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Government appeals to NGOs to feed poor

Augustine Mukaro

GROWING food shortages have forced government to eat its words and allow non-governmental organisations (NGOs) to resume distributing food aid. They wer

e banned last year.

The decision has been viewed as an admission that the country embellished production figures last season and that the army-led Operation Maguta has been a flop.

Highly placed sources said government has ordered all provincial governors and administrators to allow NGOs to resume food distribution with immediate effect.

In a circular issued last month, government instructed provincial officials to ignore a directive against NGOs last year.

“Please be advised that despite an earlier directive barring NGOs from giving food aid to the people four months ago, it has emerged that the government has not enough food to feed its citizens,” reads the circular.

“You are therefore advised to liaise with the traditional NGOs in your area, which used to assist us in times of such need. Those NGOs willing to assist should be allowed to start work immediately since the situation is desperate in some areas.”

The National Association of NGOs (Nango) confirmed that its members had been allowed to resume general food distribution to starving Zimbabweans. “The circular was sent through provincial governors,” Nango spokesman, Fambai Ngirande, said.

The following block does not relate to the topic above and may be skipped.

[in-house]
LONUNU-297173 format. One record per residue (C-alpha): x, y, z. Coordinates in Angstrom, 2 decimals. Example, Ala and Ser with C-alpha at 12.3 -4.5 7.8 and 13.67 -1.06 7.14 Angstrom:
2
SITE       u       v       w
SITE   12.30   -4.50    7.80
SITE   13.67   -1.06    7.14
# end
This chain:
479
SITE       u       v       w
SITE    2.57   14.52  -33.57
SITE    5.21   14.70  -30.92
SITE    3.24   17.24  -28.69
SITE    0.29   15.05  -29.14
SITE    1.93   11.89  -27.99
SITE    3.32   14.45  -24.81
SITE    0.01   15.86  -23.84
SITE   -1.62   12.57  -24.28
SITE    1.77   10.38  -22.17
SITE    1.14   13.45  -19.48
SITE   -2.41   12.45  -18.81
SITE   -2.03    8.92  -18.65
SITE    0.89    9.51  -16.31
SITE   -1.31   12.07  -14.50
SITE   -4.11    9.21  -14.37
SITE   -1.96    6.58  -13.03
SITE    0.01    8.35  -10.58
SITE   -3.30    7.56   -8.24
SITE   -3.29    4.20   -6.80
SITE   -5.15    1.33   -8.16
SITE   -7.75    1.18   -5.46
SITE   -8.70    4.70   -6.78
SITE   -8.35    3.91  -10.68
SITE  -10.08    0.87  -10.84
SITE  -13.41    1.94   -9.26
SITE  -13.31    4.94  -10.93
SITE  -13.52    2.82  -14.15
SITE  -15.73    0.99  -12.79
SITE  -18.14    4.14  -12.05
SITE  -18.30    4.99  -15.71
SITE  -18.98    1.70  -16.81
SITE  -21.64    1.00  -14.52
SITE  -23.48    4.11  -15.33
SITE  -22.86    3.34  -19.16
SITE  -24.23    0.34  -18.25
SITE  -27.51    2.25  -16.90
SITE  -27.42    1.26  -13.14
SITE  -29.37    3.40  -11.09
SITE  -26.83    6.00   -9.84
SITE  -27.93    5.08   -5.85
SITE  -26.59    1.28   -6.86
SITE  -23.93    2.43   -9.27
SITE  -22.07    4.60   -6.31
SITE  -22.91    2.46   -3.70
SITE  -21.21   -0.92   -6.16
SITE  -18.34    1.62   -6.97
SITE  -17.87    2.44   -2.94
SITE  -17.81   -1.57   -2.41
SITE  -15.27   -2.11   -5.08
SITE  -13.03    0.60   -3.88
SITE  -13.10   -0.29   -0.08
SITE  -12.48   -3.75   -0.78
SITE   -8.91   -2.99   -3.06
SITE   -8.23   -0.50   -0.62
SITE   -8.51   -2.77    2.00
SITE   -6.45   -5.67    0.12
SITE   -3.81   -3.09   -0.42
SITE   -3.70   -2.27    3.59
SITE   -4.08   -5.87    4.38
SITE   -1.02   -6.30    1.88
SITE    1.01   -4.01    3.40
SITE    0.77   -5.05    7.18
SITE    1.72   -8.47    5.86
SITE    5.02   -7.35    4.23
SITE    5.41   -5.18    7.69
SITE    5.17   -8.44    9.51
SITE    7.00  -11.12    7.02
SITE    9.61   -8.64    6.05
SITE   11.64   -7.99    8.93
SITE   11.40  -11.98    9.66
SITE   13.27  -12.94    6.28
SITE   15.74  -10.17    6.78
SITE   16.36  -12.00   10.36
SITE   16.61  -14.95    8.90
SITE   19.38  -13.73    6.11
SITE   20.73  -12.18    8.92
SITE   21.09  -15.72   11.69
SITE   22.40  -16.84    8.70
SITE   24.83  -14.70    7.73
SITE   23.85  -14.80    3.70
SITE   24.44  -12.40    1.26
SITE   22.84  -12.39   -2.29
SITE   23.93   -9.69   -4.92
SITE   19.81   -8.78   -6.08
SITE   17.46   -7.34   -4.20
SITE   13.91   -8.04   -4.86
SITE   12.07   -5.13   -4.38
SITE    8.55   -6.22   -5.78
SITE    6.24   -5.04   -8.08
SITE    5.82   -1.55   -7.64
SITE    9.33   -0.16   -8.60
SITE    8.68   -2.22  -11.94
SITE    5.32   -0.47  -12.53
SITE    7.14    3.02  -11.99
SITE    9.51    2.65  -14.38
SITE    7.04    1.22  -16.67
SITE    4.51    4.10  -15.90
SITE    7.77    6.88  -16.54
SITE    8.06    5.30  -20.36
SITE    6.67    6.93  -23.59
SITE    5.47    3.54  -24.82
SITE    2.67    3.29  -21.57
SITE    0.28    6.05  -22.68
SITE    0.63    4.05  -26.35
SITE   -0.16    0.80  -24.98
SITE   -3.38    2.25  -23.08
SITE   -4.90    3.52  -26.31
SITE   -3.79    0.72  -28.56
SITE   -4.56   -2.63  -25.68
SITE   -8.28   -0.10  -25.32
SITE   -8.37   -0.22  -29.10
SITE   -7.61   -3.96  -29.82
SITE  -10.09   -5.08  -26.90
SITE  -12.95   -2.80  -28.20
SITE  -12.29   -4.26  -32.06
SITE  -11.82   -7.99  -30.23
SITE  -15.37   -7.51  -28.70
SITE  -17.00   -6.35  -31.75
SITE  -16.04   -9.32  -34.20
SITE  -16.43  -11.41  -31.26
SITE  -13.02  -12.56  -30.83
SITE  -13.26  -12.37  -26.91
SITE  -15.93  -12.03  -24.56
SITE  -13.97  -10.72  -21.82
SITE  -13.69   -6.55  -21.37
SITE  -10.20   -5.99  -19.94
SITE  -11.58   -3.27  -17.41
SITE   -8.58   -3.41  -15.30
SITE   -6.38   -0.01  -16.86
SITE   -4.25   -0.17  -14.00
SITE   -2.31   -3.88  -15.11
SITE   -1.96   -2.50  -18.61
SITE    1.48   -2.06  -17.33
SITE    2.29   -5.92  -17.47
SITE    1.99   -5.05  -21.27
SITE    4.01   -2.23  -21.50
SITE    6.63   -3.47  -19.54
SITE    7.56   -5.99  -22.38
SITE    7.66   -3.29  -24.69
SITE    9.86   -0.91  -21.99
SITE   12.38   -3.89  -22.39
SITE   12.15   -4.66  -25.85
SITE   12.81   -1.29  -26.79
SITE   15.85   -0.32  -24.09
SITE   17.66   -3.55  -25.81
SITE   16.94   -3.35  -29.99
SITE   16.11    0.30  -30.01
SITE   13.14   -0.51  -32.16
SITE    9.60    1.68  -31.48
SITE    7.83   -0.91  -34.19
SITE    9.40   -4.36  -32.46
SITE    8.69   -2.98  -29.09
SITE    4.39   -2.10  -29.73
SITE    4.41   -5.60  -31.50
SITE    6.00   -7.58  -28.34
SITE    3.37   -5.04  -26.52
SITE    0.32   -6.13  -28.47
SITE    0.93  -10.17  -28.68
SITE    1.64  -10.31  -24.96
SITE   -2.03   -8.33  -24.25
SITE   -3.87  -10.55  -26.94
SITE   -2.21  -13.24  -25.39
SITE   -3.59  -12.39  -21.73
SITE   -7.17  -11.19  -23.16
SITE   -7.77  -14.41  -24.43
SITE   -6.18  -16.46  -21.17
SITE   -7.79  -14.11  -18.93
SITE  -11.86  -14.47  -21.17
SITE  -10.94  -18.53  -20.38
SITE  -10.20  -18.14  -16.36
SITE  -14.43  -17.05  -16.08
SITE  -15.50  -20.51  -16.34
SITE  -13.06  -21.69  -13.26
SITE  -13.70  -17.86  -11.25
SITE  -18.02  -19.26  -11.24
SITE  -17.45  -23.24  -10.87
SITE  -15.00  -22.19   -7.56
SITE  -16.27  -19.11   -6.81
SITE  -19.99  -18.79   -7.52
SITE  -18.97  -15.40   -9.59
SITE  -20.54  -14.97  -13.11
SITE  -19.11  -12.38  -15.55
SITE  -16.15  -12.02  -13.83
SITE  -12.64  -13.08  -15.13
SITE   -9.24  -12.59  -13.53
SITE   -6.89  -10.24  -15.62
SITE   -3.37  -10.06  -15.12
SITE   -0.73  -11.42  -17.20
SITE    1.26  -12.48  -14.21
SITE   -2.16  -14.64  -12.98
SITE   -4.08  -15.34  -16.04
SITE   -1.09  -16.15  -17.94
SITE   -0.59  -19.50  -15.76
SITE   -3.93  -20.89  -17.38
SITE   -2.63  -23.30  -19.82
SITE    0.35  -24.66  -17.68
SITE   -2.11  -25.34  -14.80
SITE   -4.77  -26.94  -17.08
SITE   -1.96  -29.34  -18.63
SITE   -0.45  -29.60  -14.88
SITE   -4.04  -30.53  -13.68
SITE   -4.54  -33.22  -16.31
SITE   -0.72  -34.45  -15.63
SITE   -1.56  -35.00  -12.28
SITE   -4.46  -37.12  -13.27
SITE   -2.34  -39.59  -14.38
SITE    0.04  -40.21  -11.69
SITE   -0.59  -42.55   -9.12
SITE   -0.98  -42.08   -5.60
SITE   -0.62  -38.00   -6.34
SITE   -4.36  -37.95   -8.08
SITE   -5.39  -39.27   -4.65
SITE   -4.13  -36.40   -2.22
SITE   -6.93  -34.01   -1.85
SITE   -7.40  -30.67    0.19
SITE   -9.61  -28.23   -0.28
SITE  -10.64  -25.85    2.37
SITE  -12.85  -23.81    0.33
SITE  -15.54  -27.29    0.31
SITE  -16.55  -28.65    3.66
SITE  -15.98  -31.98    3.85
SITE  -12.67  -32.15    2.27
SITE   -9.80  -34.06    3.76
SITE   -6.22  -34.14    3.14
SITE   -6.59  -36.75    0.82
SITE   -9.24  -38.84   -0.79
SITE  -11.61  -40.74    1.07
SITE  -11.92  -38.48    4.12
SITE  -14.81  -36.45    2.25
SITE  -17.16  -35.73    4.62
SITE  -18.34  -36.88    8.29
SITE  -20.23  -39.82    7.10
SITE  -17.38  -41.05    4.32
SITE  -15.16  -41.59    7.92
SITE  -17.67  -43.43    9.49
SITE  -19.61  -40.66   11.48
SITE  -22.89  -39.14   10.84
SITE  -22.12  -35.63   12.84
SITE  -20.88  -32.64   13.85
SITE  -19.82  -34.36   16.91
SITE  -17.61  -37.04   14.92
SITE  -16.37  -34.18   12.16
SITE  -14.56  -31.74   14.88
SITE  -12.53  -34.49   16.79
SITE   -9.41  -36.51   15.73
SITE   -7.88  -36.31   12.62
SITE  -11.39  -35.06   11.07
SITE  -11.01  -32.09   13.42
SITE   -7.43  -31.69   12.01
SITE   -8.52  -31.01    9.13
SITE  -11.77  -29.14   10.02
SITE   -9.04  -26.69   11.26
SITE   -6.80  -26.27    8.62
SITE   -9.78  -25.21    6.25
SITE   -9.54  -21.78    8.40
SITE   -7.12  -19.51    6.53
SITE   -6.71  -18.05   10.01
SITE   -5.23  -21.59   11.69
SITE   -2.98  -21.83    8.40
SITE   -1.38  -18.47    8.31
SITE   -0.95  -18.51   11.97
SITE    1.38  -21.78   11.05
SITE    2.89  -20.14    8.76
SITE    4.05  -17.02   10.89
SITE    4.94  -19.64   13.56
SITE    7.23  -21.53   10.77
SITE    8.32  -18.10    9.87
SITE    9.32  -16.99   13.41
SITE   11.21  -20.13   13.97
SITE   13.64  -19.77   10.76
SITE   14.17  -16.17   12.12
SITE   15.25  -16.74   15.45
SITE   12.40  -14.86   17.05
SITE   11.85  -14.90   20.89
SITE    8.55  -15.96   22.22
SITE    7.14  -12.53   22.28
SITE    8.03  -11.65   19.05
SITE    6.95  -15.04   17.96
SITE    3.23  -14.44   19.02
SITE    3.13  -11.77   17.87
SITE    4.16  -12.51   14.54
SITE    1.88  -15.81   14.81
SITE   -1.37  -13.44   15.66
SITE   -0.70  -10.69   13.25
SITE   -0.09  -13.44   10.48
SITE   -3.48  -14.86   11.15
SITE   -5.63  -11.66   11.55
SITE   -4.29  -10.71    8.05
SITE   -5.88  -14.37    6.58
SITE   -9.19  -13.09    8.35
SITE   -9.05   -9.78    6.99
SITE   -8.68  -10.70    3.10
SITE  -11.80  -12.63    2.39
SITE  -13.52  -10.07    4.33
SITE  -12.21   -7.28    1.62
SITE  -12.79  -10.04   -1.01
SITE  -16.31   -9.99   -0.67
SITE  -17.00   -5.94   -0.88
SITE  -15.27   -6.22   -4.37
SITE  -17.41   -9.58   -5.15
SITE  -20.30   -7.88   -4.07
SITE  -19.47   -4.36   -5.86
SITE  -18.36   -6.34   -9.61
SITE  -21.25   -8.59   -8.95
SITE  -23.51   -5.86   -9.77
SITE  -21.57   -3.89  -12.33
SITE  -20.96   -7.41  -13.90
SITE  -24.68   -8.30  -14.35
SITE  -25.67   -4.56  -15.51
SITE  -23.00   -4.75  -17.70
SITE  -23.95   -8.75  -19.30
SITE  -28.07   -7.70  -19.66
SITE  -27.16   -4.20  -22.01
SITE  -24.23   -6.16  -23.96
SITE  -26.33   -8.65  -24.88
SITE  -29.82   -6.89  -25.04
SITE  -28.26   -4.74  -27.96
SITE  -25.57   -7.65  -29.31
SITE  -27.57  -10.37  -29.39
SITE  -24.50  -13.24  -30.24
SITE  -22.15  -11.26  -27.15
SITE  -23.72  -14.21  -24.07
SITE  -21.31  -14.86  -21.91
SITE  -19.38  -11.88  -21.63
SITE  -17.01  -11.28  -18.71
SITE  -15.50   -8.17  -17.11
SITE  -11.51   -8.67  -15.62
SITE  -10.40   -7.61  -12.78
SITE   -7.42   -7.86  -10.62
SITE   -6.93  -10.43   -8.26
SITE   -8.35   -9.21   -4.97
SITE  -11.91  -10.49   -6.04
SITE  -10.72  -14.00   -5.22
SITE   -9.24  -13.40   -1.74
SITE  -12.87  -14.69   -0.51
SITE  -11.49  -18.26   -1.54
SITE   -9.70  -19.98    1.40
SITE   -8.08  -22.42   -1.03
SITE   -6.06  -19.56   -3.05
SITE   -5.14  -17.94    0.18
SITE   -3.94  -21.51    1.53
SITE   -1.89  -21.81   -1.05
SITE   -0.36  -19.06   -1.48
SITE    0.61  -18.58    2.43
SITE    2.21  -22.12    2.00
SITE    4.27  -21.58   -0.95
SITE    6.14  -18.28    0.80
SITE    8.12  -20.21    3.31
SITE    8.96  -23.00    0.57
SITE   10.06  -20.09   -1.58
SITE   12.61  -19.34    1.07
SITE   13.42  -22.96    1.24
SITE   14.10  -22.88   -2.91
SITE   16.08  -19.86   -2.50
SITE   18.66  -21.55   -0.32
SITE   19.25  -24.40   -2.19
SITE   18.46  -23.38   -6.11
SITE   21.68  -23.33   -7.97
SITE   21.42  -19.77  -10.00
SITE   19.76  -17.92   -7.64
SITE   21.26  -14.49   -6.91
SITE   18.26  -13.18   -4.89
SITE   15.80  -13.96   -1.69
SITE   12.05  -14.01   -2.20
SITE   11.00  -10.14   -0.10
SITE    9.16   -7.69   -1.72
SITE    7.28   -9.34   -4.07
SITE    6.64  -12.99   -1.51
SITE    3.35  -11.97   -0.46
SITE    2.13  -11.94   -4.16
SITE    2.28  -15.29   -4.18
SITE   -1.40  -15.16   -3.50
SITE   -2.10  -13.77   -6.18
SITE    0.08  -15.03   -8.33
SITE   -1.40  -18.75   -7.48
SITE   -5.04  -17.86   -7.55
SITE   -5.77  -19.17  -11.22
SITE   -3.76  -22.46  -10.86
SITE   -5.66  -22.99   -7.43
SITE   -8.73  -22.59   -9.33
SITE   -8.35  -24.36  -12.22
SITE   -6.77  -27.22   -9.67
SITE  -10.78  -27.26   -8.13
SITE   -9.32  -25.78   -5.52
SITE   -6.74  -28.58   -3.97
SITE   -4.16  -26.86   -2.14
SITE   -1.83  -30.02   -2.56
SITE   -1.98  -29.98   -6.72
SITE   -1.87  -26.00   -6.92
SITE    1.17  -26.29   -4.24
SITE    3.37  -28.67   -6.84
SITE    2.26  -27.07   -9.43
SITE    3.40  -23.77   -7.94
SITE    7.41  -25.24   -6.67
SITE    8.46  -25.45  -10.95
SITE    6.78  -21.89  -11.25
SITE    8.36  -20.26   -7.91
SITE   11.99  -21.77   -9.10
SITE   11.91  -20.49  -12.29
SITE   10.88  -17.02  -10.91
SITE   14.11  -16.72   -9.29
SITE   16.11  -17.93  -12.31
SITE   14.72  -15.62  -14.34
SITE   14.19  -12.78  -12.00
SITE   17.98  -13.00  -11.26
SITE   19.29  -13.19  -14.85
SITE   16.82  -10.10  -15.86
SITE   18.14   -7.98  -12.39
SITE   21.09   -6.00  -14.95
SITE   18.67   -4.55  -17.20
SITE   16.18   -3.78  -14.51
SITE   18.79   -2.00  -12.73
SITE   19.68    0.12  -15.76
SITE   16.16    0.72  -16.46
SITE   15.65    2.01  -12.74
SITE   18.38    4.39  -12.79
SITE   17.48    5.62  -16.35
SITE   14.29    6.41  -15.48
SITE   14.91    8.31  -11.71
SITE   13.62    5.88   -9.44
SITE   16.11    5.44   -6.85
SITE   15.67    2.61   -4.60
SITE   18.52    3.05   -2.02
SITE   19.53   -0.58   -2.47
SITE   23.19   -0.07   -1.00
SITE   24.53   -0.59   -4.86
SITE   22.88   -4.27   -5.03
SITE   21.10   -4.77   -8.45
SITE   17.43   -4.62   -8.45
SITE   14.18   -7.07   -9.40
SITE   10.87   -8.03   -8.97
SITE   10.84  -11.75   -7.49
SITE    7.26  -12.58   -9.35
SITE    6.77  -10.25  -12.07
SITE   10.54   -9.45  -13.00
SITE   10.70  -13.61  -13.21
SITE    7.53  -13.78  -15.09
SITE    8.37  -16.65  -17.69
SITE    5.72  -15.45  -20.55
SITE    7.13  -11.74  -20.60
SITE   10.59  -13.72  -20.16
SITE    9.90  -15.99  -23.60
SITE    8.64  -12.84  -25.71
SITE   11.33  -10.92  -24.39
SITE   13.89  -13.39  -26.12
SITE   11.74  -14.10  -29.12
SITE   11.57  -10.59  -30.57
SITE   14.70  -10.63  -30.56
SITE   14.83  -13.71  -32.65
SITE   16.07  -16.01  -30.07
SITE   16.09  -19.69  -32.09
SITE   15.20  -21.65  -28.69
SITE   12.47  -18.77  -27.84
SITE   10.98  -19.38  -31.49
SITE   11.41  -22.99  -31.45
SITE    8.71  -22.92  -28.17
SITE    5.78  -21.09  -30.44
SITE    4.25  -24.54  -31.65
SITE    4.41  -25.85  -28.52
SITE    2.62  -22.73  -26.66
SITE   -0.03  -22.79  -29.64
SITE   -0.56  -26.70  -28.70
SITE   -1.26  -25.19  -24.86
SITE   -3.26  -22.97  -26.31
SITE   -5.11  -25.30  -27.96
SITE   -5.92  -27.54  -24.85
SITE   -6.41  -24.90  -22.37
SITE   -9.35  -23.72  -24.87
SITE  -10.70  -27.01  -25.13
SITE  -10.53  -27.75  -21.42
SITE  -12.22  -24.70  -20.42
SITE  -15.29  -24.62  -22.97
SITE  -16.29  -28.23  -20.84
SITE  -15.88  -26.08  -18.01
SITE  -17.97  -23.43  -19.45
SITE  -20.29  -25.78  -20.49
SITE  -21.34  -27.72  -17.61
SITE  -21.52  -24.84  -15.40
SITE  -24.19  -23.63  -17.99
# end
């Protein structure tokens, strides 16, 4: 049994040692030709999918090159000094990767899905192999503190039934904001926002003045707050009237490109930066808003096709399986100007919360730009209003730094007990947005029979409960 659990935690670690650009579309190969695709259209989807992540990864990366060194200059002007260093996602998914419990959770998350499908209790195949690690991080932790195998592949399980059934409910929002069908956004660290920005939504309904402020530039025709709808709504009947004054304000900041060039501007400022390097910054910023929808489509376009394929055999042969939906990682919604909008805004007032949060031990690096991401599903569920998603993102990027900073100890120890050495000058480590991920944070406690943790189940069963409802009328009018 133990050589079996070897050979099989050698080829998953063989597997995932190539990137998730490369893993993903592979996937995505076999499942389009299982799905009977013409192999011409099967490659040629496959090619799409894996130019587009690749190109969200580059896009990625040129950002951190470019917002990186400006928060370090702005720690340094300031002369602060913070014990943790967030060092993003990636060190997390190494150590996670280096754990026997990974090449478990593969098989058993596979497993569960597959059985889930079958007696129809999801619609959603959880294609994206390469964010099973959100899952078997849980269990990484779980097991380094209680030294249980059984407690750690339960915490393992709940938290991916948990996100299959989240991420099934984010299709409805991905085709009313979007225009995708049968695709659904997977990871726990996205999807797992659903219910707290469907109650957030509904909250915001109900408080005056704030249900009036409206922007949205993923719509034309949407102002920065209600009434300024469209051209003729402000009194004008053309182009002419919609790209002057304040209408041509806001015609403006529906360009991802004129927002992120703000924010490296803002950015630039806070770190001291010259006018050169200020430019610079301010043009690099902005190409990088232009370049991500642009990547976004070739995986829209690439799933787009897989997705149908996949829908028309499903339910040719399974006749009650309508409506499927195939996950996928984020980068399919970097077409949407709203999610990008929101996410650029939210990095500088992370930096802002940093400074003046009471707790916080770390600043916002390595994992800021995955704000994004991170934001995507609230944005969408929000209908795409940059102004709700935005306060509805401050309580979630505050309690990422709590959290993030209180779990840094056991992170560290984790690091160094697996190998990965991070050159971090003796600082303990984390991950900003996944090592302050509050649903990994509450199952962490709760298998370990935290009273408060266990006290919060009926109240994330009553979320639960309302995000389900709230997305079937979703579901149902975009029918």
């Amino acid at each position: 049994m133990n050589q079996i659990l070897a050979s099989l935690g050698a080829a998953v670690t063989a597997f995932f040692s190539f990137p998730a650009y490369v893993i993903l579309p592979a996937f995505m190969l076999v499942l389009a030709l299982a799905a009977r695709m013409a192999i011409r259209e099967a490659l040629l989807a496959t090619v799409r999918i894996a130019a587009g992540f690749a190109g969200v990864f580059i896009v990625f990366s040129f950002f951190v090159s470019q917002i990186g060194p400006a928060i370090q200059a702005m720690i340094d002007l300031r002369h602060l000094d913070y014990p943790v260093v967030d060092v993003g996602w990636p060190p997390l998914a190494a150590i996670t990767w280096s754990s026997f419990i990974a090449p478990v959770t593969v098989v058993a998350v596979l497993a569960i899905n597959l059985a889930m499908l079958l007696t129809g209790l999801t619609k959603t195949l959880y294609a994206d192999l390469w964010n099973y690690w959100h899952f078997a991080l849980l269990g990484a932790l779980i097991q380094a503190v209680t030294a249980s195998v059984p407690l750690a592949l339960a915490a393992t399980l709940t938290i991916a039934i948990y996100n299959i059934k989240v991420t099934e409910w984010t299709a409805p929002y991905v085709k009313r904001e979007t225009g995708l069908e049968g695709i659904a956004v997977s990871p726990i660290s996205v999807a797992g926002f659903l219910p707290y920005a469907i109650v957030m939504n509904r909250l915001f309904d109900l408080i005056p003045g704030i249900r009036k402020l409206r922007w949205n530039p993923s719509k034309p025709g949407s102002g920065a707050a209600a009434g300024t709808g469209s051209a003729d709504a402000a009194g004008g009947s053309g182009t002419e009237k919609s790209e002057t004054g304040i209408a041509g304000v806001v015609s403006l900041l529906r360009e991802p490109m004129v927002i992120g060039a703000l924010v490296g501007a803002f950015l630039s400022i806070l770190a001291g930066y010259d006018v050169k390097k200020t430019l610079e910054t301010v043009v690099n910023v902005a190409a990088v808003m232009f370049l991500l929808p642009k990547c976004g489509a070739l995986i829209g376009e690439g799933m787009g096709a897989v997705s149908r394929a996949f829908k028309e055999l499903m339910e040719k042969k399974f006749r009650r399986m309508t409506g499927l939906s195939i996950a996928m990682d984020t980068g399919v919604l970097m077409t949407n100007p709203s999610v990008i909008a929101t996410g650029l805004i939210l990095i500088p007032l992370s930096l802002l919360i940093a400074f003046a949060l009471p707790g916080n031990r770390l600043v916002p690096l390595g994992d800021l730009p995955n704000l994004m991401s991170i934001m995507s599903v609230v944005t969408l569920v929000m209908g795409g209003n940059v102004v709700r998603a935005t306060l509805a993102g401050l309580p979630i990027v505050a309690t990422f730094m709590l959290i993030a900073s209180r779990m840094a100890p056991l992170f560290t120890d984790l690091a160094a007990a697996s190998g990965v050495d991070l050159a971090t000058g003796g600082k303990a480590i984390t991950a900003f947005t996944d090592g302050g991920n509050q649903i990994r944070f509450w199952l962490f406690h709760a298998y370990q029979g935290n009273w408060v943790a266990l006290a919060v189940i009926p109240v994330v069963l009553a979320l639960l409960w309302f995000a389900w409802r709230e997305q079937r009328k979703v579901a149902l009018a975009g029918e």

Last year about 22 food assistance agencies operating in the countryside were forced to stop relief activities based on Agriculture minister Joseph Made’s projected bumper harvest for the 2005/6 season.

Only a limited number of donors were allowed to carry out targeted feeding aimed at vulnerable groups such as the old, orphans and people living with HIV/Aids.

NGOs that were forced to stop food aid and move out of the areas they were operating in included Goal Zimbabwe, Concern, Christian Care, and World Vision among others.

Government expressed suspicion that relief activities by food agencies exposed deepening hunger in some parts of rural Zimbabwe, rebutting the state’s insistence on a bumper harvest.

The directive coincides with the World Food Programme (WFP) urgent appeal for about US$61 million to buy 97 000 tonnes of food to feed vulnerable groups in the country.

In an emergency report issued last week, WFP said it is currently facing significant supply shortfalls in cereals, pulses and corn-soya blend.

“As a result, food distribution for October 2006 will be cut by 66%, affecting some 364 000 school children and 190 000 chronically ill people and orphans” the report said.

“In addition, beneficiaries of the urban feeding programme will receive half rations. The pipeline is expected to slightly improve in November through to January 2007, after which stocks will be depleted.”

Made’s 1,8 million tonnes harvest projection was proved to be a mirage. Local and international farming experts calculated that Zimbabwe harvested between 700 and 800 tonnes of maize in the 2005/06 season. The harvest falls far short of what is required to see the country through to the next harvest.

In a rare admission, Made told the Masvingo Agricultural show over the weekend that the country did not harvest enough food last season and that the army-led programme to produce food had flopped.

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